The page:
Francisco Álvarez, The Raws
Mario Bolivar studio de Arquitectura
The project, carried out by Mexican practice Bolivar Arquitectos, successfully combines dramatic impact with restrained elegance. The building almost seems to be shaped by opposing forces: a rational, contemporary layout with a regular, strictly orthogonal elevation facing onto the golf courses, and an almost raw energy that emerges from the jagged forms of the other façades at the top of the volume, enabling it to blend in perfectly with the surrounding rocky landscape. Architect Mario Bolivar explains: “The façade, clad with almost 1200 square metres of quartzite-effect porcelain tiles, has a jagged silhouette that mimics the topography of the surrounding mountains. The choice of a single material, in this case Q-Stone Opus grey natural tiles from Provenza, allowed us to keep the house almost entirely monochromatic.” As a result, the building has a monolithic image but with dissolving lines that create an appealing unfinished look and demonstrate the versatility of ceramic tile, which despite its two-dimensional nature is capable of covering multifaceted surfaces and emphasising complex volumes.
“The interior design reflects the open feel of the house, with its uncluttered, airy spaces on the first floor where the public areas are located. With this in mind, we chose a neutral colour palette in beige and light grey tones to match the colour of the exterior envelope,” continues the architect.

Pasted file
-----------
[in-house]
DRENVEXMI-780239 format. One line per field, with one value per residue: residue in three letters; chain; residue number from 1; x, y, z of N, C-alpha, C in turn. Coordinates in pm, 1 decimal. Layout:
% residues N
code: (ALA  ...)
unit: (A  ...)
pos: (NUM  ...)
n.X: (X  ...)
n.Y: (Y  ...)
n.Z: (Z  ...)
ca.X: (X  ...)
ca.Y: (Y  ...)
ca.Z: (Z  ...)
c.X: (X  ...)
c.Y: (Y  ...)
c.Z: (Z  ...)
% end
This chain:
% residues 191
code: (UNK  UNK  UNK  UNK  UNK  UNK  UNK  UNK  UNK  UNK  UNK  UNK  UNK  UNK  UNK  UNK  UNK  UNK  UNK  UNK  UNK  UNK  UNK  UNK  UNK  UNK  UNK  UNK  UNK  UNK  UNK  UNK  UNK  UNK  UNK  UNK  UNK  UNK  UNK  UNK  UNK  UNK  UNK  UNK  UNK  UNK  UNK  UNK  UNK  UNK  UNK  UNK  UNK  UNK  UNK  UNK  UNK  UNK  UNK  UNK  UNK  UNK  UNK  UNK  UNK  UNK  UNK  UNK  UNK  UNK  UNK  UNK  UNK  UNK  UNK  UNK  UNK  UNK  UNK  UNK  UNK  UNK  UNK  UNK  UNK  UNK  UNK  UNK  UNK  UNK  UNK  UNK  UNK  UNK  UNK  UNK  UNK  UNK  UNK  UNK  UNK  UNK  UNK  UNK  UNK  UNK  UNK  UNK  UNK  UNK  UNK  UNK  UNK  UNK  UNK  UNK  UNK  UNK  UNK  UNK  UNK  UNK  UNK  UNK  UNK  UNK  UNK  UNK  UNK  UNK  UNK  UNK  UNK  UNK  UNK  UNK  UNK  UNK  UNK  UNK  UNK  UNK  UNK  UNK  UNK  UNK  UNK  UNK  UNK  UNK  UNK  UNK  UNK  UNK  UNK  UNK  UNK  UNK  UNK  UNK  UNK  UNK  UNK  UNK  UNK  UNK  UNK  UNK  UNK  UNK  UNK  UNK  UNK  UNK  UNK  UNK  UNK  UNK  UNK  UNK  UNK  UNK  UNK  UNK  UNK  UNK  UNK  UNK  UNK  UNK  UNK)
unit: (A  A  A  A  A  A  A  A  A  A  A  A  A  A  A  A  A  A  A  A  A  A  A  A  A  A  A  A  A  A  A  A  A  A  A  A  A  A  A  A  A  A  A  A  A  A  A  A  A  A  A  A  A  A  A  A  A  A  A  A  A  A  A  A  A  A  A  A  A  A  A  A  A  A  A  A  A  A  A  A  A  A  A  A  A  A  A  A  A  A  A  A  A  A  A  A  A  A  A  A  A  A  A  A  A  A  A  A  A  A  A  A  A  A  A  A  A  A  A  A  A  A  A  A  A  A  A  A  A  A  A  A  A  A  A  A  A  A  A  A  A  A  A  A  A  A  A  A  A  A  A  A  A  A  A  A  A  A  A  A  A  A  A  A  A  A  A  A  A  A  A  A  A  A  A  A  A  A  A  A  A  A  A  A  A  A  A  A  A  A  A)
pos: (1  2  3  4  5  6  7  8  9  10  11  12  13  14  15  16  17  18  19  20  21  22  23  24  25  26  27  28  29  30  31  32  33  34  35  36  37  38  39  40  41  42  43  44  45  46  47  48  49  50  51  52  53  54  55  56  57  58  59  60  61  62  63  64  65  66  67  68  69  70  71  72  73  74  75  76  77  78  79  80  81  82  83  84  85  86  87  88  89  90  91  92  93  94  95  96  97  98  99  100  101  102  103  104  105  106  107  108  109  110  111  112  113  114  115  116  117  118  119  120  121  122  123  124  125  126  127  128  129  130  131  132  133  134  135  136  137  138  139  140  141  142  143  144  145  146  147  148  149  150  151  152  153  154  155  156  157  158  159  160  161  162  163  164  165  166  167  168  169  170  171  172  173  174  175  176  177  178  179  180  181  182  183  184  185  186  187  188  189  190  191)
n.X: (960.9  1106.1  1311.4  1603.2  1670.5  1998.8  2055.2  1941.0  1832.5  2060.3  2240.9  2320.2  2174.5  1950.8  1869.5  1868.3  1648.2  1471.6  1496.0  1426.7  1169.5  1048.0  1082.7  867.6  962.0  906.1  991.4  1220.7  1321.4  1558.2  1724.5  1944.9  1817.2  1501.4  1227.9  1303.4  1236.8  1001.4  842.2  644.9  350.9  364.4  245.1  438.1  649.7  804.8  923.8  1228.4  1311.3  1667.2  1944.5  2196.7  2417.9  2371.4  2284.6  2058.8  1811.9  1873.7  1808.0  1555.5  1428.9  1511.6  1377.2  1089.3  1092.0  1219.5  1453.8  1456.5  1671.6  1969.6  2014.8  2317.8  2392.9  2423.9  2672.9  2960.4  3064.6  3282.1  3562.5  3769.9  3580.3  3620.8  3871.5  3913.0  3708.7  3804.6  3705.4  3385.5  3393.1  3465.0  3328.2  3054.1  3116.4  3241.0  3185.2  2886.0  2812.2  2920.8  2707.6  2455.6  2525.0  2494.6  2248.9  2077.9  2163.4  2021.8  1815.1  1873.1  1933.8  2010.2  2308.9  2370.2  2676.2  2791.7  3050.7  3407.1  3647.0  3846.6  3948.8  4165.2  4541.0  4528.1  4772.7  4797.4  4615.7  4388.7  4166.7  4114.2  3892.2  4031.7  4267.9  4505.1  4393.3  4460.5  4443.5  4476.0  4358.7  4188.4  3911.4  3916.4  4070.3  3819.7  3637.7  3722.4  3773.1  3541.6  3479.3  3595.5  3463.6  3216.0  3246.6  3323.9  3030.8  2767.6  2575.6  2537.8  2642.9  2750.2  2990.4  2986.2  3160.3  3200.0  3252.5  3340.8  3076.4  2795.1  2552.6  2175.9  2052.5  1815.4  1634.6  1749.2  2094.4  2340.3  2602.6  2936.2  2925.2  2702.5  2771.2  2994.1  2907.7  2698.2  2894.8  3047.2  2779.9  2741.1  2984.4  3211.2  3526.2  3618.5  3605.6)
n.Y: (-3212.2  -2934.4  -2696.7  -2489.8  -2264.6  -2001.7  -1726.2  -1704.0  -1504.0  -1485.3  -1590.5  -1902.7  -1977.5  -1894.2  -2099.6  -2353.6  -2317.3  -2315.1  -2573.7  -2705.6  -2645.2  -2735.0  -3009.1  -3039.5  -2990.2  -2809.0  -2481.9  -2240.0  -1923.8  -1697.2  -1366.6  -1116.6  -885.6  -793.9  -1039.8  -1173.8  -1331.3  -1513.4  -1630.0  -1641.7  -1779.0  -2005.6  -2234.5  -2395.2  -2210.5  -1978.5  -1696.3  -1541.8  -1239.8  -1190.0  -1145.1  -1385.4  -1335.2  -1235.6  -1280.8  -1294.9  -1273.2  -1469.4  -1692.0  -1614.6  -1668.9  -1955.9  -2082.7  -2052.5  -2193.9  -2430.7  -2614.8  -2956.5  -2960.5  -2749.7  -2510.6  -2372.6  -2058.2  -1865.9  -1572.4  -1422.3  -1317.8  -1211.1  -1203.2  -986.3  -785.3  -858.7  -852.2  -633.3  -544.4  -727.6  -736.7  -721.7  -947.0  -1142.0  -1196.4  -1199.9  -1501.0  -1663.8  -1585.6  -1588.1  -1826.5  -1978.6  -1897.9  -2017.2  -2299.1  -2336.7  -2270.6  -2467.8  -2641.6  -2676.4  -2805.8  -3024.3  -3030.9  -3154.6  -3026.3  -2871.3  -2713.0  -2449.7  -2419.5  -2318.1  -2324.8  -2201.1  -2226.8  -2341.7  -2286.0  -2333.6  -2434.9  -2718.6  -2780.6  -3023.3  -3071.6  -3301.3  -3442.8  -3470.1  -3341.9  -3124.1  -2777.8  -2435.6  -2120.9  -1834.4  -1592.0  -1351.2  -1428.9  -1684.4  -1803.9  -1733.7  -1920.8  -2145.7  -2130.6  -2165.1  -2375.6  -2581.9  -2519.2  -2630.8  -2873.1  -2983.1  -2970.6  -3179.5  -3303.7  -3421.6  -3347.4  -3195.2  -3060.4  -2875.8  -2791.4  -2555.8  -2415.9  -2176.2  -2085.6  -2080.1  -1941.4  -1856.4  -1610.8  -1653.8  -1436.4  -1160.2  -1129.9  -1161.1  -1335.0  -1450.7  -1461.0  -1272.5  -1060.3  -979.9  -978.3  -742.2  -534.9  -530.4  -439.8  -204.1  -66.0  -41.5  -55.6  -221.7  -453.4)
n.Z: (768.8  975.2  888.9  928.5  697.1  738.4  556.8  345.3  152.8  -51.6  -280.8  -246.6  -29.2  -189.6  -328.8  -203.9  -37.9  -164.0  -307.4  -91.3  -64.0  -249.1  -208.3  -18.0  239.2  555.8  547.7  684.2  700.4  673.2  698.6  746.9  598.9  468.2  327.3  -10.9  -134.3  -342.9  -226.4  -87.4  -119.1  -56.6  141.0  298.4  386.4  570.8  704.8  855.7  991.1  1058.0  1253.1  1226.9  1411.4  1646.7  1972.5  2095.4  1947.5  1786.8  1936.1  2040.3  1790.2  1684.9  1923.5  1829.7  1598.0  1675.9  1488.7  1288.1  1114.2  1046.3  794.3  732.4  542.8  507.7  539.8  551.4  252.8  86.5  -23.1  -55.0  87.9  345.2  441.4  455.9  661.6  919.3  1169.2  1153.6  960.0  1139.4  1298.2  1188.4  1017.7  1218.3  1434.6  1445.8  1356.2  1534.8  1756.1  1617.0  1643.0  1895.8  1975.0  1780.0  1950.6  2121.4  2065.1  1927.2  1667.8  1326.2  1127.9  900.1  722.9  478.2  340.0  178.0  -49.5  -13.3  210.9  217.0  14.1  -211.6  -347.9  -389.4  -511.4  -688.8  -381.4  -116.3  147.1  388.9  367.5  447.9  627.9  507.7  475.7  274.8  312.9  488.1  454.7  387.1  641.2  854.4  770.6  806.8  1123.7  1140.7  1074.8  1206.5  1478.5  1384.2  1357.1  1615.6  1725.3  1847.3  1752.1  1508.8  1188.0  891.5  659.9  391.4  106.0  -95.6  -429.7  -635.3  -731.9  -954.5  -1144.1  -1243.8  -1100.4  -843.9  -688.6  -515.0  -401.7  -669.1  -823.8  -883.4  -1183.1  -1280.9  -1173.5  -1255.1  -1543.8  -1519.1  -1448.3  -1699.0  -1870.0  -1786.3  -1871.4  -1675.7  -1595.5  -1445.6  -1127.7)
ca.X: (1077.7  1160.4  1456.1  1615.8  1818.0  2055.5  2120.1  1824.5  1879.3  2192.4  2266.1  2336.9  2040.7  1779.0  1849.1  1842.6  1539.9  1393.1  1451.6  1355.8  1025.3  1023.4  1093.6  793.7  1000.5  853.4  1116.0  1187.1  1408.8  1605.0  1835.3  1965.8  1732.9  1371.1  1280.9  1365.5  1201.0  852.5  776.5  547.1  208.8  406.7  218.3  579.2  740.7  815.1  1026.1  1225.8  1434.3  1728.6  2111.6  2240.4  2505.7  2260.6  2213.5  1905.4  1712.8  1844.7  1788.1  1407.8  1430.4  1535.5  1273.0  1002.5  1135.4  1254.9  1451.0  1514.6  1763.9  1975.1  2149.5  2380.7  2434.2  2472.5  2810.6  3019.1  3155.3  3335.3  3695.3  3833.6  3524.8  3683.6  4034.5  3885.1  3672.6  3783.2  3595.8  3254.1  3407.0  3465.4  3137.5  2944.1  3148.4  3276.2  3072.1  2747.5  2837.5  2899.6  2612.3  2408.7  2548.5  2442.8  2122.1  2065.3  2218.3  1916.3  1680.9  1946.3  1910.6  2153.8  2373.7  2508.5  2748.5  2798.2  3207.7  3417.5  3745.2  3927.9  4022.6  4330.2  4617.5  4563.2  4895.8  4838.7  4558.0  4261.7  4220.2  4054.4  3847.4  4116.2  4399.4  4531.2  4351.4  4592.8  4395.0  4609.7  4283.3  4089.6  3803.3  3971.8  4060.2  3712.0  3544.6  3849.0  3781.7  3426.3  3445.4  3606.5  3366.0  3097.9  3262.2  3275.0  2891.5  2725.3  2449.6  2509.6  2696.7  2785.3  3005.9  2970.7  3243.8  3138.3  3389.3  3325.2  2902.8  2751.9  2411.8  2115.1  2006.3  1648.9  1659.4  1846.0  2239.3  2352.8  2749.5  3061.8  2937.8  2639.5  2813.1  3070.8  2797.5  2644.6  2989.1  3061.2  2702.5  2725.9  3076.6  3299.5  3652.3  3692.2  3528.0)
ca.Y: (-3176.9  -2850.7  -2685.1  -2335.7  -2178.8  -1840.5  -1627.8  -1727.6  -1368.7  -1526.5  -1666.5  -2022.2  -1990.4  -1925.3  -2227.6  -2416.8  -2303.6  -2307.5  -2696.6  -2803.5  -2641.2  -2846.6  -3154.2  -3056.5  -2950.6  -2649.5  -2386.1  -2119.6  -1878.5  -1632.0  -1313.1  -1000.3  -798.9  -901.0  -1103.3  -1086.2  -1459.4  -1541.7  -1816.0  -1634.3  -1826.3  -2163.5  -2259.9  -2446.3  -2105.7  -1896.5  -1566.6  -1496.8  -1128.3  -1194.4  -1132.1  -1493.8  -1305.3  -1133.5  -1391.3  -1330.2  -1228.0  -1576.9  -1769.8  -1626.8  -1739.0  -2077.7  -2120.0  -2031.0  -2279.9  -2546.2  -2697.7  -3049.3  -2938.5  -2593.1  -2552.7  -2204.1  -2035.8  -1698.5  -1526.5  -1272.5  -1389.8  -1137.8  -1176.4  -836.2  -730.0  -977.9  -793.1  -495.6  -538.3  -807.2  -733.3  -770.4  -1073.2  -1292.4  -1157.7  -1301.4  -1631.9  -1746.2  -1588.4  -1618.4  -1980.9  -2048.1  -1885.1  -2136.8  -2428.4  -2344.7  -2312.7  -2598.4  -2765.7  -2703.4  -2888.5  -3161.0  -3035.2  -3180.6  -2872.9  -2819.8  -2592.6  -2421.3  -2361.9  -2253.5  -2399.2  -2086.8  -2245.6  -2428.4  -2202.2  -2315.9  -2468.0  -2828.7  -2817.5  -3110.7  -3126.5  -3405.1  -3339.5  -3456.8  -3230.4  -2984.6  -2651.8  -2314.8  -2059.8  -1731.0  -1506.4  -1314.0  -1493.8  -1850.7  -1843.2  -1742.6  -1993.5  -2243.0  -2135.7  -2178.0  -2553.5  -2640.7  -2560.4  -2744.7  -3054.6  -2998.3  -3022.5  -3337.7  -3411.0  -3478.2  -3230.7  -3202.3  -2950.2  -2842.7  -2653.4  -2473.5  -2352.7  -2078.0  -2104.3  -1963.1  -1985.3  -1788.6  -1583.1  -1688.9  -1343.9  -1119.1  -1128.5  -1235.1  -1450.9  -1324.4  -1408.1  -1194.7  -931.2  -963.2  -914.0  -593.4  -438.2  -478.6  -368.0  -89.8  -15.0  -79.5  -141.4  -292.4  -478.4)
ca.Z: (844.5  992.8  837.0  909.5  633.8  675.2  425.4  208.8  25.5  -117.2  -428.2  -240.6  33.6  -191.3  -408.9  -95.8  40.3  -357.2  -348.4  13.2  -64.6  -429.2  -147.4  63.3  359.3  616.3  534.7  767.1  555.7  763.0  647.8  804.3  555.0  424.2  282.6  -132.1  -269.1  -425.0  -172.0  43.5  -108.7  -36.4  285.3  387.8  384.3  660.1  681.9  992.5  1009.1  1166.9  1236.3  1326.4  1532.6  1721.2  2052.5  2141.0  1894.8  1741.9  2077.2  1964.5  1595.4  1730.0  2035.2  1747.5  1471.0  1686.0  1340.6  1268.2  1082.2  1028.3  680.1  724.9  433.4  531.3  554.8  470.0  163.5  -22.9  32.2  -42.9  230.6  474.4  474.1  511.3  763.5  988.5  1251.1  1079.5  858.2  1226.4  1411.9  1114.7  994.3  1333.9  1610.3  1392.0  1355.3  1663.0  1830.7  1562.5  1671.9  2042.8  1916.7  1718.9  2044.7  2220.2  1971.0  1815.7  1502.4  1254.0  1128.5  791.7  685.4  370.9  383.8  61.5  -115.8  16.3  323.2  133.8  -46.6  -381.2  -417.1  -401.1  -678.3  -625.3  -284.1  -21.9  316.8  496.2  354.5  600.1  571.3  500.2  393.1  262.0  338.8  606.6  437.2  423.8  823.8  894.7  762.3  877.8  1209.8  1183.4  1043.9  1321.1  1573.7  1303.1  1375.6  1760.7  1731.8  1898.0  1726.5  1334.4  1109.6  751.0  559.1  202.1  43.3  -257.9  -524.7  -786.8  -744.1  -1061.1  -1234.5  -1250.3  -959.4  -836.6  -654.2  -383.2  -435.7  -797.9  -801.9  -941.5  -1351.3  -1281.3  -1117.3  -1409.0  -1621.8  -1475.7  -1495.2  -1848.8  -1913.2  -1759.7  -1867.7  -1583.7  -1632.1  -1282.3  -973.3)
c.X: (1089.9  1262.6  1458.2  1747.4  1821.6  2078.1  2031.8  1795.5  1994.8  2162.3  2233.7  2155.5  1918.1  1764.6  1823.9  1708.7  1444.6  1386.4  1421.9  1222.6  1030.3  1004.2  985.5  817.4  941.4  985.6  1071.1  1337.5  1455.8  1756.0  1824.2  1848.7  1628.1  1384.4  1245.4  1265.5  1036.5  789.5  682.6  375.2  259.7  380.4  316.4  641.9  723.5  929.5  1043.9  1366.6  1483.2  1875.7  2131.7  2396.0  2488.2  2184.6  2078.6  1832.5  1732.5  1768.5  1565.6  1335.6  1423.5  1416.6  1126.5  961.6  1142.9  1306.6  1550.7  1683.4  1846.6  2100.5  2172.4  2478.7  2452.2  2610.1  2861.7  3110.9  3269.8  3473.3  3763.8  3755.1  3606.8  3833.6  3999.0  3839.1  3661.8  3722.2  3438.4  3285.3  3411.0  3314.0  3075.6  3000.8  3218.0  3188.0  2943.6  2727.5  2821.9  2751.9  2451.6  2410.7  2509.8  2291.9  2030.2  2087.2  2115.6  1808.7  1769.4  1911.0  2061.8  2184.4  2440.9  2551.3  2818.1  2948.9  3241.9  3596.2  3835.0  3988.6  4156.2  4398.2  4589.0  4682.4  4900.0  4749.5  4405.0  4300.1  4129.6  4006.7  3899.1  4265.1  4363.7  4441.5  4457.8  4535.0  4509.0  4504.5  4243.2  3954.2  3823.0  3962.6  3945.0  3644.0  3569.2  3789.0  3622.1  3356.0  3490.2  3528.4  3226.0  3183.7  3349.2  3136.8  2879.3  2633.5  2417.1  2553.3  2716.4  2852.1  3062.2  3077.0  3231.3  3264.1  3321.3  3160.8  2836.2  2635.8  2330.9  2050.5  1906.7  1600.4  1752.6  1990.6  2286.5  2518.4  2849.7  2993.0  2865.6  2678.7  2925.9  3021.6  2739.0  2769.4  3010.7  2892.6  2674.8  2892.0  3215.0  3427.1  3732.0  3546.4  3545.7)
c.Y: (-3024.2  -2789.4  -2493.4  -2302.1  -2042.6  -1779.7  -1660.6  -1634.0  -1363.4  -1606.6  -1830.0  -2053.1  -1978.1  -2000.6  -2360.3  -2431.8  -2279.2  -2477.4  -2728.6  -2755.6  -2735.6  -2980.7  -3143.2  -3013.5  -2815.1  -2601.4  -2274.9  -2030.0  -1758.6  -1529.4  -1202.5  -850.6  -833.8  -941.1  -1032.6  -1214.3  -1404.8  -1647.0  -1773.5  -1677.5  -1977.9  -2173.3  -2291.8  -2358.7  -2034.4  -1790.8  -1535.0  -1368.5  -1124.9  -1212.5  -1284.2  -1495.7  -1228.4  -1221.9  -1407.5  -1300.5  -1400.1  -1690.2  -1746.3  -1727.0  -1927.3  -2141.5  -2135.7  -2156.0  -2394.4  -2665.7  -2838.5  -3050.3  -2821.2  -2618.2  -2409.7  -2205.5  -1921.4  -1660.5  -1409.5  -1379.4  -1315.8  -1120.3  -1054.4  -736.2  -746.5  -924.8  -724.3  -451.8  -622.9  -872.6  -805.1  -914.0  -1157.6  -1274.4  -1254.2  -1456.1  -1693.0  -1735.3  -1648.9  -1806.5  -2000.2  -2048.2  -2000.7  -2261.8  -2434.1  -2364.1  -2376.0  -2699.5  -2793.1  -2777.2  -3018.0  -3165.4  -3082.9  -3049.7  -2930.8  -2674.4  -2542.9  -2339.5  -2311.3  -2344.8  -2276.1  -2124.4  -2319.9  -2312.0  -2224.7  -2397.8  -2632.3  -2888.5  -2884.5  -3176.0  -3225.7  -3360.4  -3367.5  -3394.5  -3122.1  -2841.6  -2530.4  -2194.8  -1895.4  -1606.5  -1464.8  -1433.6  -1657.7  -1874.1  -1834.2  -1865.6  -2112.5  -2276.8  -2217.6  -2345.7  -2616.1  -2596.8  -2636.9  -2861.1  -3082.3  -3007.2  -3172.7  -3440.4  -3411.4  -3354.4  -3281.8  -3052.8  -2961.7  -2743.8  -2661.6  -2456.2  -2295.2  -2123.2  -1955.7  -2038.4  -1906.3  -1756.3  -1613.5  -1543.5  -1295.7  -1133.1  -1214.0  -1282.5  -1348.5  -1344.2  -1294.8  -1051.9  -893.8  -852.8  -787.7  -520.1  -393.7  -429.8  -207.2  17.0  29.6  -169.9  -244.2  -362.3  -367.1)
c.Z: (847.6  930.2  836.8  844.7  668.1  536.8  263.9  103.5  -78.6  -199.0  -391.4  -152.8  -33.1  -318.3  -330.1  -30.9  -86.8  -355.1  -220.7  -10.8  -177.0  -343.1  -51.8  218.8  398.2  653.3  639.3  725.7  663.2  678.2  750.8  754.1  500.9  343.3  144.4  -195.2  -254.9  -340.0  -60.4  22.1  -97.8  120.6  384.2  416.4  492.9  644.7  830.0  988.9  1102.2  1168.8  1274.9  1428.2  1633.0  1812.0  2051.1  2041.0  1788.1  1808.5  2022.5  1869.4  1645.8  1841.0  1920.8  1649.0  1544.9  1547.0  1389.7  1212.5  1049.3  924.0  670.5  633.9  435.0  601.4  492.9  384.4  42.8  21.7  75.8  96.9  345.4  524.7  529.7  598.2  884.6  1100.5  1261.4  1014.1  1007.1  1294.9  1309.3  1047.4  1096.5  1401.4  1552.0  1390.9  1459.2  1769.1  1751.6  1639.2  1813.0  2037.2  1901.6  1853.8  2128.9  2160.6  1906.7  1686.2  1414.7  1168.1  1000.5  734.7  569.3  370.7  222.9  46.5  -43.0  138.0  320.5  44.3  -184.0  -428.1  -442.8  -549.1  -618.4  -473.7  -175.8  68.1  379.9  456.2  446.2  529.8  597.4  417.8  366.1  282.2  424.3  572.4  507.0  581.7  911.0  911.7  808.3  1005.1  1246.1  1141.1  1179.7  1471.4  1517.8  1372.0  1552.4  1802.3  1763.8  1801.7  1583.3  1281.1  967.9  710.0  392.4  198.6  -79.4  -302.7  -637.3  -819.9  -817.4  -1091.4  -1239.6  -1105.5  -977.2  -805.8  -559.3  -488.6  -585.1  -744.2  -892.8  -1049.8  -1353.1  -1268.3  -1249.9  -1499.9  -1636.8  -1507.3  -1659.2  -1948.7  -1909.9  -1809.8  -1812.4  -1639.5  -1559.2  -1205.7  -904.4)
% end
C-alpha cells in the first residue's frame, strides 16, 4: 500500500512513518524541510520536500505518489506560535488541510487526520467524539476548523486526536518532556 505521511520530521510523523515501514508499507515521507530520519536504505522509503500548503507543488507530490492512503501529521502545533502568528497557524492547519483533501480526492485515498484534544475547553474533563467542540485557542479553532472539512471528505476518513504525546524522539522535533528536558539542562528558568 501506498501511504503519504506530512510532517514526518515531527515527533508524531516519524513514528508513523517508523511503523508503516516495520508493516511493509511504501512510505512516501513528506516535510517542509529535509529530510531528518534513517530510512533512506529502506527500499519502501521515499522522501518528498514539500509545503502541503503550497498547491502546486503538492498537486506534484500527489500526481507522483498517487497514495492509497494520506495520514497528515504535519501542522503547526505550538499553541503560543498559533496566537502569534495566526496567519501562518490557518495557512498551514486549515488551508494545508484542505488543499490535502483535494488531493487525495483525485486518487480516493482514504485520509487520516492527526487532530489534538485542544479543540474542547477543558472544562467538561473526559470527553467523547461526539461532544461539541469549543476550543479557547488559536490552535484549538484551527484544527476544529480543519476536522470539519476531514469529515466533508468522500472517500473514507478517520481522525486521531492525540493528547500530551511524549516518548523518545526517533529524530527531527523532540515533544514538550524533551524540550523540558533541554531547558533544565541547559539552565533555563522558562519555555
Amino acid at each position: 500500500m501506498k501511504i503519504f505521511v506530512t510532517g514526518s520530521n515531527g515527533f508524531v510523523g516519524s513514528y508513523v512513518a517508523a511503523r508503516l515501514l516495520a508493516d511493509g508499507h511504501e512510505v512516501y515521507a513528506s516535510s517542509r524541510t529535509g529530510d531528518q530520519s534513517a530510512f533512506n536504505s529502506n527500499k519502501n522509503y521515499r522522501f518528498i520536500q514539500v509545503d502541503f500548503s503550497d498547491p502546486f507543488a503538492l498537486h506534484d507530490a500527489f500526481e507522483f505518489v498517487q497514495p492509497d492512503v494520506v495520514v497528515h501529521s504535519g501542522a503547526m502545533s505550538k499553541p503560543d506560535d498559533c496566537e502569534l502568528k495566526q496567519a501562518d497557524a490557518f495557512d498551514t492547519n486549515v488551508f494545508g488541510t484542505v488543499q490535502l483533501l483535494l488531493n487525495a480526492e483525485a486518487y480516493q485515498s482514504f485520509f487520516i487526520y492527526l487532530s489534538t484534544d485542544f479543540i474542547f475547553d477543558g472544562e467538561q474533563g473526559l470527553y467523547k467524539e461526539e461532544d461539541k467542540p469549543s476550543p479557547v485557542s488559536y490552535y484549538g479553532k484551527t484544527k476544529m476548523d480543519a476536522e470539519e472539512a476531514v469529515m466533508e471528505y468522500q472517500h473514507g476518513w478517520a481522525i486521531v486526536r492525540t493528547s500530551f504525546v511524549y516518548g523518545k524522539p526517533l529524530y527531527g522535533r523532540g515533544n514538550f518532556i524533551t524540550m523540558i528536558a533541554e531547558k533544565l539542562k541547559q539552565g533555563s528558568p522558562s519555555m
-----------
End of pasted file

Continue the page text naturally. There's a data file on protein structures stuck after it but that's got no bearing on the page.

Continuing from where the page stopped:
The natural light flooding into the house through large windows, the double-height rooms, the fluid transitions from one room to another, the bright colours and the minimalist furnishings are all factors that contribute to the sense of spaciousness of the home. The house extends over three levels connected by a stunning spiral staircase. The basement houses the garage, gym, sauna and laundry room. The ground floor comprises the living and dining room along with a bar area, kitchen, study and terraces with relaxation areas overlooking the rectangular swimming pool. The first floor has five bedrooms with ensuite bathrooms and a media and entertainment room.
Ceramic tiles also enjoy pride of place in the interiors and convey an image of exclusive luxury. The floors and large sections of walls in the common areas on all three levels are clad with large porcelain tiles (160×120 cm) with a polished finish from the I Marmi di Rex collection, while the bathrooms and some of the bedrooms feature tiles from the Stones&More 2.0 series from Florim’s Casa dolce casa-Casamood brand, chosen in the Stone Burl Gray glossy natural stone effect version. Q-Stone Opus porcelain tile designed for outdoor applications is used on the terraces and on the interior and exterior walls of the highly original, elliptically-shaped ground floor guest bathroom.
This project is clearly an outstanding showcase for Italian ceramic tiles. Architect Mario Bolivar agrees: “Italian tiles play an important role in our projects. Out of the many options available on the market, they are simply the best in terms of design and their realistic reproduction of the look of marble or stone. Carrara marble-effect tiles are a perfect example. I could find over fifty different types on the market, but only Italian tiles give you the best possible appearance. Moreover, the fact that they meet all European standards guarantees outstanding results during the construction process.”